Winston commits a thought crime by writing what statement in his diary?

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Gretchen Mussey eNotes educator | Certified Educator

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In the opening chapter of the novel, Winston Smith returns home from work at the Ministry of Truth for a lunch break. As he sits down in the corner of his apartment, where the telescreen mounted on his wall cannot see him, he drinks some Victory Gin and begins to reflect on the events that transpired earlier that day during the Two Minutes Hate ritual at the Records Department. As Winston thinks about being followed by an attractive dark-haired woman, he feels a kindred spirit with O'Brien, who he believes is a fellow political dissident. As Winston thinks about the look in O'Brien's eye, he unconsciously commits thoughtcrime by writing "DOWN WITH BIG BROTHER DOWN WITH BIG BROTHER DOWN WITH BIG BROTHER DOWN WITH BIG BROTHER DOWN WITH BIG BROTHER..." (Orwell, 23). In the dystopian nation of Oceania, citizens can be arrested for thoughtcrime, which is essentially when a person thinks of anything that the government deems dangerous, independent, harmful, or threatening. Winston loathes Big Brother and is completely opposed to the Party, which prompts him to commit thoughtcrime by writing the anti-government statement in his secret diary.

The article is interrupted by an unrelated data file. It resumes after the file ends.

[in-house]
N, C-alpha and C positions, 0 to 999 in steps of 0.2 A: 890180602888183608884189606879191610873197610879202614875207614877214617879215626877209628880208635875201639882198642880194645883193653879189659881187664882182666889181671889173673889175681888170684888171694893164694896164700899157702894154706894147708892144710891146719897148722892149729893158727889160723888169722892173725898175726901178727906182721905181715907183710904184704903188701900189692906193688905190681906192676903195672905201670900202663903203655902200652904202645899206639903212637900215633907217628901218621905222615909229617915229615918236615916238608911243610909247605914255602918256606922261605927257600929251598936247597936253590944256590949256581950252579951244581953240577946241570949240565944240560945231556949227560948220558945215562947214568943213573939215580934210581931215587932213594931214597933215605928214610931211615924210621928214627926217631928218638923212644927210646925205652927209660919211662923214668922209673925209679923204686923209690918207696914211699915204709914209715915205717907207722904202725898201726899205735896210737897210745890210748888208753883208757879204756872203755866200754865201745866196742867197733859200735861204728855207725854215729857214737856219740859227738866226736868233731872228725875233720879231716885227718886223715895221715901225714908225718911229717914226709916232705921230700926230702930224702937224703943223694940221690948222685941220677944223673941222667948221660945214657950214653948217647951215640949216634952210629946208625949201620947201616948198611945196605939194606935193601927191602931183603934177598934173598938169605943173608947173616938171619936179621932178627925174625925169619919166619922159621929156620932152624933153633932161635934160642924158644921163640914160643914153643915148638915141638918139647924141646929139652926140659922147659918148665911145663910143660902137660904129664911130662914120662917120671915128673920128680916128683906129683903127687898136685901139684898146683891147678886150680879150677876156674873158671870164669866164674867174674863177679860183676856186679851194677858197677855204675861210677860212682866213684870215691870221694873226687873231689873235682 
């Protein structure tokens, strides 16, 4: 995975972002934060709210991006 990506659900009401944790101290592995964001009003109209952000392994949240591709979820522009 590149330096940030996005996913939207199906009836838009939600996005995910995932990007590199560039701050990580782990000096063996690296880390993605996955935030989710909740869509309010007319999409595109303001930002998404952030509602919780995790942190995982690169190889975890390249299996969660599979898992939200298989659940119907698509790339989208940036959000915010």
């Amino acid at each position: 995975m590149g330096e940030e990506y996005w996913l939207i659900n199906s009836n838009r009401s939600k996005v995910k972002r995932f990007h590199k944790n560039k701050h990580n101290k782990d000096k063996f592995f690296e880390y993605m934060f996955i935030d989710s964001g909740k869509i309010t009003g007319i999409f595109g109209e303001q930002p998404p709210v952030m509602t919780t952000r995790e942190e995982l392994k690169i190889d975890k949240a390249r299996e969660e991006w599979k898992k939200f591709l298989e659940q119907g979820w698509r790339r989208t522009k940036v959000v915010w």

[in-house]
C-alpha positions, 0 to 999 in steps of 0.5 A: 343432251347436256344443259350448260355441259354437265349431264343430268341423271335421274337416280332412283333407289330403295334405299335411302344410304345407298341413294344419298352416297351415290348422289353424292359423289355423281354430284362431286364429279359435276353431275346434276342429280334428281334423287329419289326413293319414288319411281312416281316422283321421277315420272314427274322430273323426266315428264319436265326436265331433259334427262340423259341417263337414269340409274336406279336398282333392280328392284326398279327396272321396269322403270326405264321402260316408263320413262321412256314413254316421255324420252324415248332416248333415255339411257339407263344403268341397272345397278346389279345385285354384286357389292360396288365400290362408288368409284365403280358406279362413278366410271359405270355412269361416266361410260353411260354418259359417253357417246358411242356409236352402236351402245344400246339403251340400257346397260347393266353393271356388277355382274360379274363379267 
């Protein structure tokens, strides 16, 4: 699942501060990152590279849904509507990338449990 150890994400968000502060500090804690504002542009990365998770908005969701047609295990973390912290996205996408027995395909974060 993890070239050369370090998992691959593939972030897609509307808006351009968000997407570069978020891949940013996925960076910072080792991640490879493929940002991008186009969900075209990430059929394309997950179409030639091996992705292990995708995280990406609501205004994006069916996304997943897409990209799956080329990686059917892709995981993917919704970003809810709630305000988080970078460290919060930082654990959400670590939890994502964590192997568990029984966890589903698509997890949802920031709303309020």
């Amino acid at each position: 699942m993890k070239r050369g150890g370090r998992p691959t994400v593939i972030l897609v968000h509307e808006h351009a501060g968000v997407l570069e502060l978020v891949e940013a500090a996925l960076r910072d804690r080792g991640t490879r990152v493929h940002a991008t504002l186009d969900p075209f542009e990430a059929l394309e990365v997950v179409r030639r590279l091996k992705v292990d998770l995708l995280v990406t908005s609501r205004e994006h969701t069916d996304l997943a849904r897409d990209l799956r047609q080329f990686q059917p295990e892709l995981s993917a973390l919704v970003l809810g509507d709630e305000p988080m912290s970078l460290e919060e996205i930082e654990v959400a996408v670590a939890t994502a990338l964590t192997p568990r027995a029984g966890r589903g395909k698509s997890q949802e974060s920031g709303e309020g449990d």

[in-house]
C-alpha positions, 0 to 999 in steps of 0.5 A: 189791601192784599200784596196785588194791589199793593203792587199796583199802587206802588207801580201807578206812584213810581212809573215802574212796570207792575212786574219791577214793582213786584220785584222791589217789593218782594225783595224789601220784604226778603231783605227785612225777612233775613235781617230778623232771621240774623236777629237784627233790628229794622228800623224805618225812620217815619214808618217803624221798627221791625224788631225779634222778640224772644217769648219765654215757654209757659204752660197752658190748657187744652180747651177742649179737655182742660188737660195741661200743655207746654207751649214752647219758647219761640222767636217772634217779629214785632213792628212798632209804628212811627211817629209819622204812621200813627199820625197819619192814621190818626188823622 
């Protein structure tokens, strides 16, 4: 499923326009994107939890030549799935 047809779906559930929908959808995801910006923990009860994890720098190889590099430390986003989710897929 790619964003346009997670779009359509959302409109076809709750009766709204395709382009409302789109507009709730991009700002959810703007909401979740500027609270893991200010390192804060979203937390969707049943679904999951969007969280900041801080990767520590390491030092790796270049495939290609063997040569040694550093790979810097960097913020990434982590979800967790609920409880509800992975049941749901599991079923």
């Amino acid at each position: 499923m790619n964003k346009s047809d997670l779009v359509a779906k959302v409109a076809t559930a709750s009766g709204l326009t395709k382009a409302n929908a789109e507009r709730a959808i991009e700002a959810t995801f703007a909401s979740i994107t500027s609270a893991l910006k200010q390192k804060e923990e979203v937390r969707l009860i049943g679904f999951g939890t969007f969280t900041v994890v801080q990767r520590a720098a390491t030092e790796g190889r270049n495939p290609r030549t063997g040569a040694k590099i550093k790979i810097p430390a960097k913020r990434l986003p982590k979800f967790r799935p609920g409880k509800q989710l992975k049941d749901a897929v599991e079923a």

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gbeatty eNotes educator | Certified Educator

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Well, the scary thing about the world of 1984 is that the phrase was a Thoughtcrime whether he wrote it down or not; it was a Thoughtcrime if he even just thought it. What's more, lots of what he wrote in the diary would probably have been considered a Thoughtcrime. That said, the big Thoughtcrime was writing "Down With Big Brother," over and over. Go Winston!

Greg

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